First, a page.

Fei Boxiong, 186311 The ordinary is the extraordinary.
Wang Xiang-Zhai (Qigong master), 1885 – 1963
(in Cohen, K. 2000. The Way of Qigong: The Art and Science of Chinese Energy Healing. Ballantine Books Inc.)
Most people want to the process of their life to be one of health and well-being. It can often seem that the process of having a healthy long life is mysterious, fraught with struggle or one of self-denial; consequently we often give up on even trying.
Peter Deadman, a well-known Chinese Medicine practitioner has written a book giving simple information on both Chinese Medicine and Western Medicine information on how to live a long healthy life.
Live Well Live Long
Live Well Live Long: Teachings from the Chinese Nourishment of Life Tradition explores the wonderful Chinese tradition of nourishing life (yangsheng) and applies it to modern life. Continuously developed over more than 25 centuries, yangsheng serves as a workshop manual for the care of the human body, mind, and spirit. Its teachings can help us improve our health and lengthen our lives through cultivating the mind, emotions, diet, exercise, sleep, sexual behavior and much more.
In addition to the traditional topics covered in yangsheng teachings, concern for social, global, and planetary health in the modern age demands the application of the wise principles of the yangsheng tradition to issues as varied as social justice, education, modern childbirth, climate change and environmental degradation, and agricultural sustainability. All of these topics are covered in this meticulously researched book.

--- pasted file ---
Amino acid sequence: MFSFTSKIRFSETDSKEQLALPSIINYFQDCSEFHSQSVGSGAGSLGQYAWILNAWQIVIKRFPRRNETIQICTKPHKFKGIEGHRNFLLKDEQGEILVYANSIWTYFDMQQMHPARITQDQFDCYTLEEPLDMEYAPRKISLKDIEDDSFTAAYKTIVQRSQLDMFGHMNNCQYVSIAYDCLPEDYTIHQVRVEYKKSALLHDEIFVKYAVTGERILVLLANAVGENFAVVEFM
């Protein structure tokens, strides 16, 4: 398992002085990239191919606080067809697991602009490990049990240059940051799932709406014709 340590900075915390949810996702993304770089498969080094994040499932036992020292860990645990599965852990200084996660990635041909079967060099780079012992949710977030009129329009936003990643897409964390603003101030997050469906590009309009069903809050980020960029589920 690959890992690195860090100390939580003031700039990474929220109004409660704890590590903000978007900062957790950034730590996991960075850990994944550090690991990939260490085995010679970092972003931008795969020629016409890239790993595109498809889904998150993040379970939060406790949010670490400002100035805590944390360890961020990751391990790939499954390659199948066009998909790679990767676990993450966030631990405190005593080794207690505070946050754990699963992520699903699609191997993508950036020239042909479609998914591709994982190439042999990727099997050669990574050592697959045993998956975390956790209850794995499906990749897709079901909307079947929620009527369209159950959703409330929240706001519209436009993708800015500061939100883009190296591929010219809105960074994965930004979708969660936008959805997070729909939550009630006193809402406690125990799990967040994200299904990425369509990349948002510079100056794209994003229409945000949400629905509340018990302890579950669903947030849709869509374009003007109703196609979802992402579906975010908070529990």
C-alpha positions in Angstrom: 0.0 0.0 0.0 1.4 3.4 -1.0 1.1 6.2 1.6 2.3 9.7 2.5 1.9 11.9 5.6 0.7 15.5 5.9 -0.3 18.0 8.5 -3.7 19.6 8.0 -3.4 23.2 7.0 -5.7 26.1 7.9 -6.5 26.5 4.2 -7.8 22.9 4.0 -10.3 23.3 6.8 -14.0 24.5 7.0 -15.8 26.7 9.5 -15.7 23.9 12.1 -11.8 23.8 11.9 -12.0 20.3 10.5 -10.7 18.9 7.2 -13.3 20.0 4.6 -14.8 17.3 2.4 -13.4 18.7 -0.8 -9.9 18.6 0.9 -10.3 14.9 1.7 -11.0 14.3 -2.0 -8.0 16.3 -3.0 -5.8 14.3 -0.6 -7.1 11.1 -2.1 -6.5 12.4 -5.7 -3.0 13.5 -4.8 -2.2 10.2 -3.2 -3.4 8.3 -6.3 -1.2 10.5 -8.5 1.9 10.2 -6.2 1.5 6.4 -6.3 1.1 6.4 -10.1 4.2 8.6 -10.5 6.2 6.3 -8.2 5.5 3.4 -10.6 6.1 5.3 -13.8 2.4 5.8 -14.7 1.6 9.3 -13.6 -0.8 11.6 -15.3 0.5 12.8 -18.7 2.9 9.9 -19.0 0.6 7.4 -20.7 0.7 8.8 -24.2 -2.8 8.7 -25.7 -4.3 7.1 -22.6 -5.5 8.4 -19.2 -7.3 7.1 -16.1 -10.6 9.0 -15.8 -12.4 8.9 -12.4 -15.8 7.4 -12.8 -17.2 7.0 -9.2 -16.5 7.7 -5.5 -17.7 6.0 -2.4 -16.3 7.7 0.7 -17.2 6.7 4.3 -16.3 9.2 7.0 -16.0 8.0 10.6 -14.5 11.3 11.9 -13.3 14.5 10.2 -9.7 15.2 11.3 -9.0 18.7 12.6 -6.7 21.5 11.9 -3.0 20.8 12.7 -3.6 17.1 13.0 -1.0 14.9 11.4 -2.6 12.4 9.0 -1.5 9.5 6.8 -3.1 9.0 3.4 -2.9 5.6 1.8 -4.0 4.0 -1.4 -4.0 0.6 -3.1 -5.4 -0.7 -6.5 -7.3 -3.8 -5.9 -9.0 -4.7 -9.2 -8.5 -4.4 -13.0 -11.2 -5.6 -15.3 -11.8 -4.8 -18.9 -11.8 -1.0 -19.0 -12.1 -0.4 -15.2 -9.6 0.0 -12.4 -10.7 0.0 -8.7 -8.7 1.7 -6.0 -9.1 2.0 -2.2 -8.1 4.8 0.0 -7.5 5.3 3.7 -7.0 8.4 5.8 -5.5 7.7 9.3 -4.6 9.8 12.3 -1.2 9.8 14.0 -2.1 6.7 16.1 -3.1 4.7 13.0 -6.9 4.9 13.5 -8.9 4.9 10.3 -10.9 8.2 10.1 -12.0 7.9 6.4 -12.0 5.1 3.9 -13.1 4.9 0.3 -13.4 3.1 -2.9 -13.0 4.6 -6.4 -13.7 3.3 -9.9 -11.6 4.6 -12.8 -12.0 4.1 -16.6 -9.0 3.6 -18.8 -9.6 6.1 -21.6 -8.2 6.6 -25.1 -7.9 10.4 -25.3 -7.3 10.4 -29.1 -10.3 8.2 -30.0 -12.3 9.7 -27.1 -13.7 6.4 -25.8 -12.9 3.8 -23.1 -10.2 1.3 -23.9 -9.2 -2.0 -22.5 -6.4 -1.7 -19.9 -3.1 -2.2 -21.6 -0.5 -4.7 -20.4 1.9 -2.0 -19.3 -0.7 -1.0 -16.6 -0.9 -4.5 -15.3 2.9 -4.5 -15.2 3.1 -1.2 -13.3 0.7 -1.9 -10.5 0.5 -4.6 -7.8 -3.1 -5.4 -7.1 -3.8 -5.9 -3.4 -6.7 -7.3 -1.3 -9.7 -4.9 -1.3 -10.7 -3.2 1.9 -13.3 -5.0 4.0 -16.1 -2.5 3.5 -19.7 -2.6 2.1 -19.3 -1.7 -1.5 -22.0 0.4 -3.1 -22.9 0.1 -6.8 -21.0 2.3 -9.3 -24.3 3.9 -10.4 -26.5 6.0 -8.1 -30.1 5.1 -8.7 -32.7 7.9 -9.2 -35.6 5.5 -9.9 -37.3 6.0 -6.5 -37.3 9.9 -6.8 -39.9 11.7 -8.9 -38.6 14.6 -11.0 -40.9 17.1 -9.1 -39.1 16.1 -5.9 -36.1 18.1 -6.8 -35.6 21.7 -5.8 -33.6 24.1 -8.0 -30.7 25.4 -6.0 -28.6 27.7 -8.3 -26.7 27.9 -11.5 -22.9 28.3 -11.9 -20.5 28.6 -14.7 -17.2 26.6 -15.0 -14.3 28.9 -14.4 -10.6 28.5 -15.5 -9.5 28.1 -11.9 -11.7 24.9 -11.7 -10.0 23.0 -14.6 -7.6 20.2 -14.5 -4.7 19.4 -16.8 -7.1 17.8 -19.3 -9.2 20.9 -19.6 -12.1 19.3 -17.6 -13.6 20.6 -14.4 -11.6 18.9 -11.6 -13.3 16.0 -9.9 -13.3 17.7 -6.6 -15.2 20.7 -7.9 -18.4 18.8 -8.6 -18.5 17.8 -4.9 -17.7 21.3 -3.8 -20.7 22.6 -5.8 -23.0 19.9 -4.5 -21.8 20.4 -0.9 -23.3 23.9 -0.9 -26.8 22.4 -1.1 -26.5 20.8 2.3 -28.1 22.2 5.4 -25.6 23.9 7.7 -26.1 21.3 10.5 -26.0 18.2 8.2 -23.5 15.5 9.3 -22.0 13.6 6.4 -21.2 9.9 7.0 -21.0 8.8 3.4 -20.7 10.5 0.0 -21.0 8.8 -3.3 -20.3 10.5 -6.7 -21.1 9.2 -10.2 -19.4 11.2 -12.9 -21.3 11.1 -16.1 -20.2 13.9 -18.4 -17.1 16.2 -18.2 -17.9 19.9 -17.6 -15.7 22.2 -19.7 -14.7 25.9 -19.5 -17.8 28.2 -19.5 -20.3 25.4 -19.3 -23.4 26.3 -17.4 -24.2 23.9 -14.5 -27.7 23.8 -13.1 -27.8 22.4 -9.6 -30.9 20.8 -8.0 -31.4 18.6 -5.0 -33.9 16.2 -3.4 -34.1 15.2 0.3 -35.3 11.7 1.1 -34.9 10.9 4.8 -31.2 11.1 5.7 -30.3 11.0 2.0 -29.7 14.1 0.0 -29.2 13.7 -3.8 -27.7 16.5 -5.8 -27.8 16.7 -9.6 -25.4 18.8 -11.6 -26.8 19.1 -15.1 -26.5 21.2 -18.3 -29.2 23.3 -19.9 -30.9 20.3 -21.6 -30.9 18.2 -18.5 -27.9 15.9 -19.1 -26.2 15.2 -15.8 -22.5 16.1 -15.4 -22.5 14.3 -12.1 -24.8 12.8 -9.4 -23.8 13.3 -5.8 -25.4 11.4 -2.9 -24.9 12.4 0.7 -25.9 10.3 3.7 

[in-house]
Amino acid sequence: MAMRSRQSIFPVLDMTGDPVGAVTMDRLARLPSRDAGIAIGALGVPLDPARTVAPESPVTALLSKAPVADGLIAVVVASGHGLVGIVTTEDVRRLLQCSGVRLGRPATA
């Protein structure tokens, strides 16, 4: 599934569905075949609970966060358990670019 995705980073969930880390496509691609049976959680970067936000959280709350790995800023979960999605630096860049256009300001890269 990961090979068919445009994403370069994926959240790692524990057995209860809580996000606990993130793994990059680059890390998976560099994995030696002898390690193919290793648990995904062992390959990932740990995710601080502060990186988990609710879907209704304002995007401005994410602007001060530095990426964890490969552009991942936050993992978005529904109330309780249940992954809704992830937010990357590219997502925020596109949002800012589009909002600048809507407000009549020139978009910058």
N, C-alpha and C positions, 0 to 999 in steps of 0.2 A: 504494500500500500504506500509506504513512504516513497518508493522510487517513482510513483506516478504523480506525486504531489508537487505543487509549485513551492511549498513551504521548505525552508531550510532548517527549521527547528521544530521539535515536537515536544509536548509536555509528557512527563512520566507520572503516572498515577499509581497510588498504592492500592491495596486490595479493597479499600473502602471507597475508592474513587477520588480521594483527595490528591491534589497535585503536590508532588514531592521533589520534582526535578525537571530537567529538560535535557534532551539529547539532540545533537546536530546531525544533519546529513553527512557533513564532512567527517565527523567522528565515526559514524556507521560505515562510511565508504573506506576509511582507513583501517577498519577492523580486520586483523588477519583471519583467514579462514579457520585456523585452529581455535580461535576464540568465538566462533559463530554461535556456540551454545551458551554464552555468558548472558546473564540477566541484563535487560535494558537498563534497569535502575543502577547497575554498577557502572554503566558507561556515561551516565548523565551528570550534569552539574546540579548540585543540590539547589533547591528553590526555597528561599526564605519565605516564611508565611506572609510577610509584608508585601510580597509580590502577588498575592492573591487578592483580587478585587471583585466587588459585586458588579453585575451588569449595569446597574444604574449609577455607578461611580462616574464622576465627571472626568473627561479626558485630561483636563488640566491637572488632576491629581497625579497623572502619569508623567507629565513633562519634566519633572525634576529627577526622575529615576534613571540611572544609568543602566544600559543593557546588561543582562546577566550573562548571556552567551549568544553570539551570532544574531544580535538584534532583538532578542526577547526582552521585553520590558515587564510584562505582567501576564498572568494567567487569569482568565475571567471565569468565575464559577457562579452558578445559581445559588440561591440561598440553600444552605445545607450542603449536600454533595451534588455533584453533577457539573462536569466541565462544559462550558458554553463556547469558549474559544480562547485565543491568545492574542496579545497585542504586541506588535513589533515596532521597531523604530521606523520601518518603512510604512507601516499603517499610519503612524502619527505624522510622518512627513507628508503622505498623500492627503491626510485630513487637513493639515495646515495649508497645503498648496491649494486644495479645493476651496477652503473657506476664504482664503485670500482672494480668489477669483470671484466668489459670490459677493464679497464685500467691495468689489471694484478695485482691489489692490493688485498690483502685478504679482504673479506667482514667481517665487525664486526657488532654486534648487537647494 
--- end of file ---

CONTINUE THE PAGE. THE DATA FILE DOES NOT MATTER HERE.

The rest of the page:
From the book:
The traditional term yangsheng is made up of two Chinese characters: yang (to nurture or nourish) and sheng (life or vitality). It is therefore commonly translated as the art of nourishing life and has a history dating back at least two and a half thousand years.
The aim of yangsheng is not just physical health. It aspires to harmony, the seamless integration of mind and body, physical and mental balance, serenity, detachment from excessive emotions, health and fitness into old age, wisdom, and ultimately an egoless identification with the Dao (everything that is).
There are broadly three main ways to cultivate health and longevity.
- The first is avoiding behaviour that causes harm, for example drinking to excess, smoking, allowing damaging emotions to wreak havoc on our physical and mental health, eating poor quality food, and being physically inactive.
- The second is behaving in ways which actively promote health and well-being. These include trying to tame our more harmful emotions and cultivate positive ones, eating well, taking appropriate exercise, sleeping sufficiently and regularly, and spending time in nature and with friends and family.
- The third goes a little beyond this. Within the Chinese and other Asian traditions there are activities which are thought to more deliberately ‘nourish life’, for example meditating, breathing slowly and deeply down into the ‘cinnabar field’ in the lower abdomen, practicing qigong and the internal physical arts (e.g. tai chi or yoga) and reducing the quantity of food eaten.19 These are all discussed during the course of this book.